Issue Number 269
January 2002
A Monthly Safety Bulletin from The Office of the NASA Aviation Safety Reporting System
P.O. Box 189, Moffett Field, CA 94035-0189

It's Nice to De-Ice — But Be Careful!

Icing -- its presence and possibility -- is a staple of winter operations that pilots must reckon with in their pre-flight inspections. According to ASRS reporters, the attempt to remove ice from an aircraft before flight may have consequences just as hazardous as an unexpected encounter with icing while airborne. We illustrate with a First Officer's report that describes how routine ice-removal procedures went awry.

  • During rotation Runway 25L, lost autothrottles, Flight Director, and Captain's airspeed began to decrease. GPWS [Ground Proximity Warning System] began alert, "Terrain, terrain" and "Whoop, Whoop, pull up!" Attempted to stay VFR but unable. Flew vectored ILS to runway 35L. On landing, unable to start APU. During pattern, may have deviated from assigned headings or altitudes. Tower controller outstanding and very helpful. Captain made excellent use of all resources including First Officer, ATC, Flight Attendants, and company.

This reporter told ASRS analysts during a callback conversation that the aircraft had spent the night on the ground during a severe ice storm and as a result was de-iced prior to departure. The reporter believed the problem was caused by de-icing fluid in the pitot and static tubes of the #1 system.

The Broom That Didn't Sweep Clean


The flight crew of a regional passenger jet experienced an equally harrowing aftermath of ice removal. From the Captain's report to ASRS:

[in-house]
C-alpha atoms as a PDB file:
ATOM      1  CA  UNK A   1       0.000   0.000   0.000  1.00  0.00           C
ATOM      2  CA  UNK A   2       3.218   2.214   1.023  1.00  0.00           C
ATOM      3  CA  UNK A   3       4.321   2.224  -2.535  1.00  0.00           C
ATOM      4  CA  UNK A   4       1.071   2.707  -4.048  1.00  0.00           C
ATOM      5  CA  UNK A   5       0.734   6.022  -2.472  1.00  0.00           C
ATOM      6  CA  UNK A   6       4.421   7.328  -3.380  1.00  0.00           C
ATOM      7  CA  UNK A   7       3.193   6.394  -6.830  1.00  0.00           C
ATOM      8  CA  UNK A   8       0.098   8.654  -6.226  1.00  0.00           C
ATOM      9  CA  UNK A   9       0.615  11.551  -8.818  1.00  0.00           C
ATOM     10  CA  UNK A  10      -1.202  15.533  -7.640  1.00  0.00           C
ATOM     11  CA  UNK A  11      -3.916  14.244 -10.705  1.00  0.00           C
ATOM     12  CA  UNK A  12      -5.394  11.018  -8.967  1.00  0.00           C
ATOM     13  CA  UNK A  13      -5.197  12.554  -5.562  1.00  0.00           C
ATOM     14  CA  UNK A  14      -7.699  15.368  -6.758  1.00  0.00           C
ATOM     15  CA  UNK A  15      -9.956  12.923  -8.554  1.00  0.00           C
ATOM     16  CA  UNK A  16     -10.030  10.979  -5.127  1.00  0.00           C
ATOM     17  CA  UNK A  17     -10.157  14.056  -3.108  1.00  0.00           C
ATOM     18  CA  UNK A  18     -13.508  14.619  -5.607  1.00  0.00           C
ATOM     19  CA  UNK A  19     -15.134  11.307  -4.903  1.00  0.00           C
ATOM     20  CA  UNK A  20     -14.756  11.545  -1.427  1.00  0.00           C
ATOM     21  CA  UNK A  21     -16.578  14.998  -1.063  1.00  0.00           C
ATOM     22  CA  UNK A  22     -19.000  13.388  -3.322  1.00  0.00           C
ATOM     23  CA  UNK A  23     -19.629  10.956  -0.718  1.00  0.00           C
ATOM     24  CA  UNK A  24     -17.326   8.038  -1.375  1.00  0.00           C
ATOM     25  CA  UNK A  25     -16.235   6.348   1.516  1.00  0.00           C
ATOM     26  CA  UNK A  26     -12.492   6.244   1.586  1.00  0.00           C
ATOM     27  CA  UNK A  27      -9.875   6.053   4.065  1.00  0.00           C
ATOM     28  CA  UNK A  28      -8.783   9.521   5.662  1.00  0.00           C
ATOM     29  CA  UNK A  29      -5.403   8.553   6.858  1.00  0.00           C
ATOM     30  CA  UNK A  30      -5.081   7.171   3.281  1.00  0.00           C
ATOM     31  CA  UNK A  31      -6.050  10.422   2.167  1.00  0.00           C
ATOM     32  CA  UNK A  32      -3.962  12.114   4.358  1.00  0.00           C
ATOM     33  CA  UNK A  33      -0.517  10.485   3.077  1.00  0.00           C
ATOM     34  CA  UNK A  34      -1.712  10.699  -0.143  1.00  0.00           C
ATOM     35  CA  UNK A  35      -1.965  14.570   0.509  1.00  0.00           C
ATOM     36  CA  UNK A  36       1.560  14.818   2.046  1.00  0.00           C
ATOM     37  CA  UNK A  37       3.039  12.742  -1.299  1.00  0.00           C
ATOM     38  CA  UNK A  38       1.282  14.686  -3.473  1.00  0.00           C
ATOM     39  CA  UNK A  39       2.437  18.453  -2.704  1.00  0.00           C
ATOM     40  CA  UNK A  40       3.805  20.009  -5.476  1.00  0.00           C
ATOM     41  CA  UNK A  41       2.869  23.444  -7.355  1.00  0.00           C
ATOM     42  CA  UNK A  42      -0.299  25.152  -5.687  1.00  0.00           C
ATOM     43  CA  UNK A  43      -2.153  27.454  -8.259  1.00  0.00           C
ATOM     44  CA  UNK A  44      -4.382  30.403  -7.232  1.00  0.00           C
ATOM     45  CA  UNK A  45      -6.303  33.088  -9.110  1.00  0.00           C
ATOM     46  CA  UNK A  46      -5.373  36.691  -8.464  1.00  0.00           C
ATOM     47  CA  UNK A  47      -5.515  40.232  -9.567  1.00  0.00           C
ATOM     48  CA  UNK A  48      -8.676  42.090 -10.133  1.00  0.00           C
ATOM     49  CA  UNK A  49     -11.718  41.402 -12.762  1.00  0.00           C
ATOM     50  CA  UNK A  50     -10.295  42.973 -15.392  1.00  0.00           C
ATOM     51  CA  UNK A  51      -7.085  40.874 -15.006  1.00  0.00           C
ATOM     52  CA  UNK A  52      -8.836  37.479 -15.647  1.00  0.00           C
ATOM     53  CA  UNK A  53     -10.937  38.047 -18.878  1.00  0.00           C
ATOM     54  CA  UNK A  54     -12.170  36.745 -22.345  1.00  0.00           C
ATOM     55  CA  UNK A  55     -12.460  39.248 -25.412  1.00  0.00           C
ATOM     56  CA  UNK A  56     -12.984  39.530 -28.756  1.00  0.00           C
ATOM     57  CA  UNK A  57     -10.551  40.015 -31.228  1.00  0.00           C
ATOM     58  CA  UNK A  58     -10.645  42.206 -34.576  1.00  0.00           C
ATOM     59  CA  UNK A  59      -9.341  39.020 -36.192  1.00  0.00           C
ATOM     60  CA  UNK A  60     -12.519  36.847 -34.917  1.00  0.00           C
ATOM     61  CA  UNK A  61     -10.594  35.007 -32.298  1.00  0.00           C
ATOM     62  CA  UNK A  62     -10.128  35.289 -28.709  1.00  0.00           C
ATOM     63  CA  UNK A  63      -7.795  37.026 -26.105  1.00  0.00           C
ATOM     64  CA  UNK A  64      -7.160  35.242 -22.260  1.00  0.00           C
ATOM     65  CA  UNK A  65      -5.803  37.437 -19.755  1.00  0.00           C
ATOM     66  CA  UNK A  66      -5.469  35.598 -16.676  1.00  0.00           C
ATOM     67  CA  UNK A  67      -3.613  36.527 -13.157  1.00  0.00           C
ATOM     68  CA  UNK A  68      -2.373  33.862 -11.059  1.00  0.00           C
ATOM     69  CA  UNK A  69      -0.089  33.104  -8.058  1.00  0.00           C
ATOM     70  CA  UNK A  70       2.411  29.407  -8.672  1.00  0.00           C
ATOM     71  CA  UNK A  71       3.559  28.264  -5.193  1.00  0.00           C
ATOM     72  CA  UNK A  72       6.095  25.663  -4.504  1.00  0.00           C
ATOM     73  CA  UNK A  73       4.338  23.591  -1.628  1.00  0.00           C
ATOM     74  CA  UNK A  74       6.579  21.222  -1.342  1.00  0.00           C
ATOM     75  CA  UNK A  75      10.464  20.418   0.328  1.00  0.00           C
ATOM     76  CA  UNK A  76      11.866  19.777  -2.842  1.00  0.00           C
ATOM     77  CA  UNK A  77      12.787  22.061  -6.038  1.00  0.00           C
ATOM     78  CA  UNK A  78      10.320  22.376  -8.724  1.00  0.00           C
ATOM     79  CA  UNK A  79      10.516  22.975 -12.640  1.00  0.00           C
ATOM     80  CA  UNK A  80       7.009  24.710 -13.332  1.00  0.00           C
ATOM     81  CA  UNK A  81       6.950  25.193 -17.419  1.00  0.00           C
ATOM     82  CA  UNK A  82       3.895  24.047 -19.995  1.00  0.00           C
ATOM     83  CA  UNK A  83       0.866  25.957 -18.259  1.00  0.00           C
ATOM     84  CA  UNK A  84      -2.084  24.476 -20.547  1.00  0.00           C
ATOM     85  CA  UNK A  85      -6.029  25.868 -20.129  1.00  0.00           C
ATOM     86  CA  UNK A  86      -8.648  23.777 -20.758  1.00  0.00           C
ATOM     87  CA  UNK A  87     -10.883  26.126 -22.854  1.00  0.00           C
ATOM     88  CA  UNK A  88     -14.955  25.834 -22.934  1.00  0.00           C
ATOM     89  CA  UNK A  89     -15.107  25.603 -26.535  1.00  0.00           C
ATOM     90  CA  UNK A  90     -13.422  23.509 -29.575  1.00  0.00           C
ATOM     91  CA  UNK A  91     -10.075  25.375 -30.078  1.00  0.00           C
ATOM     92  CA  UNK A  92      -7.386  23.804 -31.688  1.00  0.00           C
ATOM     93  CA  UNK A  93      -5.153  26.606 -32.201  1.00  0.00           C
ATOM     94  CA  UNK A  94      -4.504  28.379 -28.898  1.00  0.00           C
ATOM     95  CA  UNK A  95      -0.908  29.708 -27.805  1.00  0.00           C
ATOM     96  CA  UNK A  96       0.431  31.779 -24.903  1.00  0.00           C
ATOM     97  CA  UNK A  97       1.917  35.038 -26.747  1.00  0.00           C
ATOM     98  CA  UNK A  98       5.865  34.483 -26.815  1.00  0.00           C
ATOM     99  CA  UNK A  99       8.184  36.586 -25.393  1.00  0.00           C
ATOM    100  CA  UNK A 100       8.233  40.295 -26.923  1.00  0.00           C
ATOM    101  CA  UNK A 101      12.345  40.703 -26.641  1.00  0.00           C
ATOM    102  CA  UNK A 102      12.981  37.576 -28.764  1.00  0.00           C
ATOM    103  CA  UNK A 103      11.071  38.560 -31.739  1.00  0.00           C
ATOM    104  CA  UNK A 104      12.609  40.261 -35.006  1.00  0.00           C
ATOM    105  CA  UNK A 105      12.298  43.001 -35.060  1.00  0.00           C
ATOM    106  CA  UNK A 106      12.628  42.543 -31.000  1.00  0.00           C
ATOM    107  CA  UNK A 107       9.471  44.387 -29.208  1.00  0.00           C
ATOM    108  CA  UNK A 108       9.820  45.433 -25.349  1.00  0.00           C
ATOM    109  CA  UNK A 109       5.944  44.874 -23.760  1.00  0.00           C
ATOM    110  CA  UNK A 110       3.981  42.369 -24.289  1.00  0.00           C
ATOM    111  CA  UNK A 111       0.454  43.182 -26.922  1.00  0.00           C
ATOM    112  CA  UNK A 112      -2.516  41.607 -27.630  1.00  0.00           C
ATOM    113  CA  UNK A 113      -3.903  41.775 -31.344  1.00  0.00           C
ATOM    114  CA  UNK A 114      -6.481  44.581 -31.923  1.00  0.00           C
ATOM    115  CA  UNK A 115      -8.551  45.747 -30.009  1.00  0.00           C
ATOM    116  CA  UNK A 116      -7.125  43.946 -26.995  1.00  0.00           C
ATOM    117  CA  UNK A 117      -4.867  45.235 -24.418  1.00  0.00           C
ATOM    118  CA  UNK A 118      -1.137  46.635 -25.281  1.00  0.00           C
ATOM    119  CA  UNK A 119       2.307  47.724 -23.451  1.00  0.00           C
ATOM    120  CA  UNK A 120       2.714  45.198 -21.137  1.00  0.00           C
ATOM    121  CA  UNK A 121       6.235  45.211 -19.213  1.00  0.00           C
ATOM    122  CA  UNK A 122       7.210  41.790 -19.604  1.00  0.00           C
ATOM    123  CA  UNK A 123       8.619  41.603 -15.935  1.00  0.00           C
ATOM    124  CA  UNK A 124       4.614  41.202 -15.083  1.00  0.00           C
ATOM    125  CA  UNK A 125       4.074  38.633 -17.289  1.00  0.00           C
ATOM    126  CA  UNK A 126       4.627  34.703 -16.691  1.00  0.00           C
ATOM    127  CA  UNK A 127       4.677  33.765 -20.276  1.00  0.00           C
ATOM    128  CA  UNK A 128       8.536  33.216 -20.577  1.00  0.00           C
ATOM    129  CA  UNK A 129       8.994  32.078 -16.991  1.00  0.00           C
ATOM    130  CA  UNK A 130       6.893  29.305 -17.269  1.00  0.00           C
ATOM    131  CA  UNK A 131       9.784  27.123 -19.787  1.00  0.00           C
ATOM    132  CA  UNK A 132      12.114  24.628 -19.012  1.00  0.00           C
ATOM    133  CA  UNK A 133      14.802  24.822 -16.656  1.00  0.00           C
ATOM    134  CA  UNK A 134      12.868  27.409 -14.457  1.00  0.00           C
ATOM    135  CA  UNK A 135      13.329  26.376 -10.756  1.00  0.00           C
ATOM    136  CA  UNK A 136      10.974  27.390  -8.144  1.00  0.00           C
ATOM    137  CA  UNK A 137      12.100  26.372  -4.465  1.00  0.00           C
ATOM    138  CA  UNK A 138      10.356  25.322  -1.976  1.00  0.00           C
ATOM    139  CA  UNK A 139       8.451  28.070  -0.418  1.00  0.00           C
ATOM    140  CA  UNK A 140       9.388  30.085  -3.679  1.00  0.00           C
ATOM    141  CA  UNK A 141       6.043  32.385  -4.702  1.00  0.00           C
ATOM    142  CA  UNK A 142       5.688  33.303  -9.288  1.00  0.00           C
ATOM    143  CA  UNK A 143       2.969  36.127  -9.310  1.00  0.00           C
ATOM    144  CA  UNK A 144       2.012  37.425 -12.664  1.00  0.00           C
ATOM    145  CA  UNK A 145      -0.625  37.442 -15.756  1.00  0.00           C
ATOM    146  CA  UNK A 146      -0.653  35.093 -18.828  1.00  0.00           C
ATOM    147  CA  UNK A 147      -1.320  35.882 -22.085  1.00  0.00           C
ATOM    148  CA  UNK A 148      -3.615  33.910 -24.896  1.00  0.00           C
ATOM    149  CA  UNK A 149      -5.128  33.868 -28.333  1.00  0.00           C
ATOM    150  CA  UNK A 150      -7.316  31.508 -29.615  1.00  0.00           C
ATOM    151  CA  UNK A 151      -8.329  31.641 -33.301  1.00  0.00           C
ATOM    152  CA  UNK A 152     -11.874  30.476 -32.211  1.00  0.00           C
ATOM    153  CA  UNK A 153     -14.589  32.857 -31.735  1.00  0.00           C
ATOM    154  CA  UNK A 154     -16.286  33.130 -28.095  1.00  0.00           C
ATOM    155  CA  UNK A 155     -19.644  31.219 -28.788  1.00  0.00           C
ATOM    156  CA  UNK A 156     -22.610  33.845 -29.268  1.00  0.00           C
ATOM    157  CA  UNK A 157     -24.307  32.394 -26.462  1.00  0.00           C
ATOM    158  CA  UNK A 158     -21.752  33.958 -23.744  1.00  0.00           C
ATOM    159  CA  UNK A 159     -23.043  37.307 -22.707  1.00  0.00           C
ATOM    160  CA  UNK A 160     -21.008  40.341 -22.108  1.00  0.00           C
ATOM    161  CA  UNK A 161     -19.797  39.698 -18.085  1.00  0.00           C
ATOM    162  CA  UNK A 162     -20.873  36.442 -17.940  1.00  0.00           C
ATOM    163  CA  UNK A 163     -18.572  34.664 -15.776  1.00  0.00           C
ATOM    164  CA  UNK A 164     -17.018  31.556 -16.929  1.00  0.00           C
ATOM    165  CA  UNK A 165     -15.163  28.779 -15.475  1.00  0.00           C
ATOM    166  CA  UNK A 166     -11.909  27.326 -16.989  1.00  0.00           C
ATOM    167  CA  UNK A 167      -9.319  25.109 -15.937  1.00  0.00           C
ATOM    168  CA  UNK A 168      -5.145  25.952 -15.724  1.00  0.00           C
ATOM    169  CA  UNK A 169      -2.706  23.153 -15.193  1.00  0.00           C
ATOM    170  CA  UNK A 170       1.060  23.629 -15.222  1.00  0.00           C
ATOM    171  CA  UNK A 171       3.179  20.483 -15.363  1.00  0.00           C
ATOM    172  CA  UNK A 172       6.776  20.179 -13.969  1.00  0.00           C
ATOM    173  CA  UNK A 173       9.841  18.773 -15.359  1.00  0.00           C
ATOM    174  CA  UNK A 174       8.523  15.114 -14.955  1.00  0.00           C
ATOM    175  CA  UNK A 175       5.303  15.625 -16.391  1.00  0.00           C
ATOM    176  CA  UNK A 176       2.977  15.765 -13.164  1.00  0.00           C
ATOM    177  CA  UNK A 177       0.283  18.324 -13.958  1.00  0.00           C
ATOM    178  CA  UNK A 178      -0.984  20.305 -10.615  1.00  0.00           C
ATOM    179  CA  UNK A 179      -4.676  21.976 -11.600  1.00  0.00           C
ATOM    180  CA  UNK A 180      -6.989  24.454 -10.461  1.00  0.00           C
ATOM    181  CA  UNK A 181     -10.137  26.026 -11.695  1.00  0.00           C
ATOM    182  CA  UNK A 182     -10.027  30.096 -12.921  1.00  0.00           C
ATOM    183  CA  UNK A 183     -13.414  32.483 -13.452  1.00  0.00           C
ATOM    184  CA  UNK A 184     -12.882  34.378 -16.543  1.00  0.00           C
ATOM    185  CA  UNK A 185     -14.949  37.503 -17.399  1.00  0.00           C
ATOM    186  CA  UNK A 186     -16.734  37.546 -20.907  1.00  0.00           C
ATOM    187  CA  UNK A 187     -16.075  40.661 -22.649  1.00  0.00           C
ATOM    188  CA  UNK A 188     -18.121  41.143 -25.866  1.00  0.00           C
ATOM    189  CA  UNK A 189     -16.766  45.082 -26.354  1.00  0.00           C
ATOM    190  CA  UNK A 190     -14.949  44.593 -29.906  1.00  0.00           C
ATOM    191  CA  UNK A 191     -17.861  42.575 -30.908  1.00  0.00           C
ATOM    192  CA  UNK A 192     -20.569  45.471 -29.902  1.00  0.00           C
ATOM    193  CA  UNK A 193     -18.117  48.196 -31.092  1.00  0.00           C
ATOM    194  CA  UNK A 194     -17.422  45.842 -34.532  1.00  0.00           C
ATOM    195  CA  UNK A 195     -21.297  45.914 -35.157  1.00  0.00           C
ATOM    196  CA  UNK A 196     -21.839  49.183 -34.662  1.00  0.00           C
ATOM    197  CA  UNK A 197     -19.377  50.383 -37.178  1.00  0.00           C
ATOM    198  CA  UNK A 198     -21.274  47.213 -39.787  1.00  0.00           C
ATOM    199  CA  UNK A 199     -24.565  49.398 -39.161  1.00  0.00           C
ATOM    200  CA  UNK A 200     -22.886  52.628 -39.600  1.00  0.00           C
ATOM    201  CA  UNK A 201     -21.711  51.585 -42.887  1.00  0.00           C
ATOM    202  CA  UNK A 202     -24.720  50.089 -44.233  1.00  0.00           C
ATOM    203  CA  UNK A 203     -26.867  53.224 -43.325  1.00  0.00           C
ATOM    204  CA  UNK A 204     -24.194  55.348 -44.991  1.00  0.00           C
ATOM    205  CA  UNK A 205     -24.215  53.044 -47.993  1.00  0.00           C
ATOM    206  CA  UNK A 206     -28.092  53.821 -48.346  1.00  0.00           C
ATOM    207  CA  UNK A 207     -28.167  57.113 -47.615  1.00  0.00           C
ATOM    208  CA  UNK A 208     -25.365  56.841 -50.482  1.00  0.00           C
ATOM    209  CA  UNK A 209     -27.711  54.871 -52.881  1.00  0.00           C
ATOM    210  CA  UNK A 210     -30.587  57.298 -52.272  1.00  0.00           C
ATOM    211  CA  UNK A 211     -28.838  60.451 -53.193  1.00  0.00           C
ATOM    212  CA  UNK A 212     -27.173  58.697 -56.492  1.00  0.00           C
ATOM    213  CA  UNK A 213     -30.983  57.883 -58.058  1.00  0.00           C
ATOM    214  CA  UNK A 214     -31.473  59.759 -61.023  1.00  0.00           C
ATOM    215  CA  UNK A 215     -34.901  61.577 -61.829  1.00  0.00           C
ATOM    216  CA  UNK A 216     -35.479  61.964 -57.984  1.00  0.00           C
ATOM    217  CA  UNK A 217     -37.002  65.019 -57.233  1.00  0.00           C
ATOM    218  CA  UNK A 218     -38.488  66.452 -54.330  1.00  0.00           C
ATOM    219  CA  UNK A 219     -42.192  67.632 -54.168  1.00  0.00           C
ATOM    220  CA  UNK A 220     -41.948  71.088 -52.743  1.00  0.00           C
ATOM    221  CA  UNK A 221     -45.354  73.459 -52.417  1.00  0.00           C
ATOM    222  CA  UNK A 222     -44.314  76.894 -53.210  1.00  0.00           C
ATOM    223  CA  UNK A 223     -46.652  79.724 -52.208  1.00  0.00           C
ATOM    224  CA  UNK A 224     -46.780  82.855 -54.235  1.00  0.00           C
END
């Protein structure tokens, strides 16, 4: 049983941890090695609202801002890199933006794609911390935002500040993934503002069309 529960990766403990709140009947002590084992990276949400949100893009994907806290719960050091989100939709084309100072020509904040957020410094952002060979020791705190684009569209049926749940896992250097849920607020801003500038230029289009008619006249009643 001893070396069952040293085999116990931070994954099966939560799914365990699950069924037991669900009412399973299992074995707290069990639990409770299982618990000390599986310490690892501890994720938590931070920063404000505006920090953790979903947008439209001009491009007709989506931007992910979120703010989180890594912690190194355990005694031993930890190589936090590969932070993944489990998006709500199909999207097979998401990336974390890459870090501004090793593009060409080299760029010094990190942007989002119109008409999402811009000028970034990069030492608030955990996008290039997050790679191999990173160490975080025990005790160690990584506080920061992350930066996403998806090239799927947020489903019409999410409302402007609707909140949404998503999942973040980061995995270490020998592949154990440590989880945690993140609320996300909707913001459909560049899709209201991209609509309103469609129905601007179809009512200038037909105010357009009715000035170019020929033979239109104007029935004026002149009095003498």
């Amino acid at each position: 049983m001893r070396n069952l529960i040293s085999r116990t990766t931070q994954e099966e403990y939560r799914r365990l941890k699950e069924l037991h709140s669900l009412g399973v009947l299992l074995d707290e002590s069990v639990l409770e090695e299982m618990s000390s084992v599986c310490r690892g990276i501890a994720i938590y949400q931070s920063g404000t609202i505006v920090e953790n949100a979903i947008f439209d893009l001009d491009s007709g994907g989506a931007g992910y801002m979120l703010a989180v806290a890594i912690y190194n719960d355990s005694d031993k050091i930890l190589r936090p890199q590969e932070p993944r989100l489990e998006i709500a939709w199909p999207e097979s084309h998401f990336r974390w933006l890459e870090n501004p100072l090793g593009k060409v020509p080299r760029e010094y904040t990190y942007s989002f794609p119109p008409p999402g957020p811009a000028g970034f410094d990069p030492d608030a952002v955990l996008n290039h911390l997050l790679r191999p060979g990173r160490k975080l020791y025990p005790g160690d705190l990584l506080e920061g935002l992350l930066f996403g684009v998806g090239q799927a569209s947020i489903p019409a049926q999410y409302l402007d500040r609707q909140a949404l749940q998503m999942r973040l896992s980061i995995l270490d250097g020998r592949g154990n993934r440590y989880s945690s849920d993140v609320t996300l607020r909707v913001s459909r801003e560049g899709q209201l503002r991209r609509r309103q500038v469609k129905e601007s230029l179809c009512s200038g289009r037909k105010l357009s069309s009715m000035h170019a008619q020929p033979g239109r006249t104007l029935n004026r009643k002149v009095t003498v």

• Our airplane was boarded 20 minutes late because of heavy sleet, snow and rain... Later, residual slush build-up on the airplane was swept off... Start-up, taxi out for takeoff was normal... Takeoff on Runway 35 was normal. Cleared to climb to 9,000 feet (all anti-ice protection on), everything in the climb was normal. However, when I went to level off, I immediately noticed I couldn't push the nose over! We were on instruments (OAT -14 degrees Celsius). I noticed about a 1-inch strip of rime ice on the leading edge of the wing. My own past experience told me this was not enough ice to freeze up the controls. I was able to arrest the climb somewhat with use of trim and power, while continuing to free up controls. Then, all of a sudden it [the ice] let loose and an abrupt nose-down attitude resulted... This [sticking controls and abrupt attitude changes] continued for about 2 to 4 minutes. During that time we flew into clear skies and advised Center we were having trouble controlling pitch on our airplane. Immediately [a lower altitude] was granted, and as we descended into warmer conditions...the pitch controls began to respond normally.

The reporter added that because of a warming trend, slush was sliding off the aircraft's wings and fuselage prior to pushback. Ground crew elected not to de-ice the airplane, but just to sweep the fuselage with brooms. Maintenance inspected the elevators after the incident and found that slush from the top of the fuselage had lodged in the stabilizer elevator gap, causing recurring elevator jams.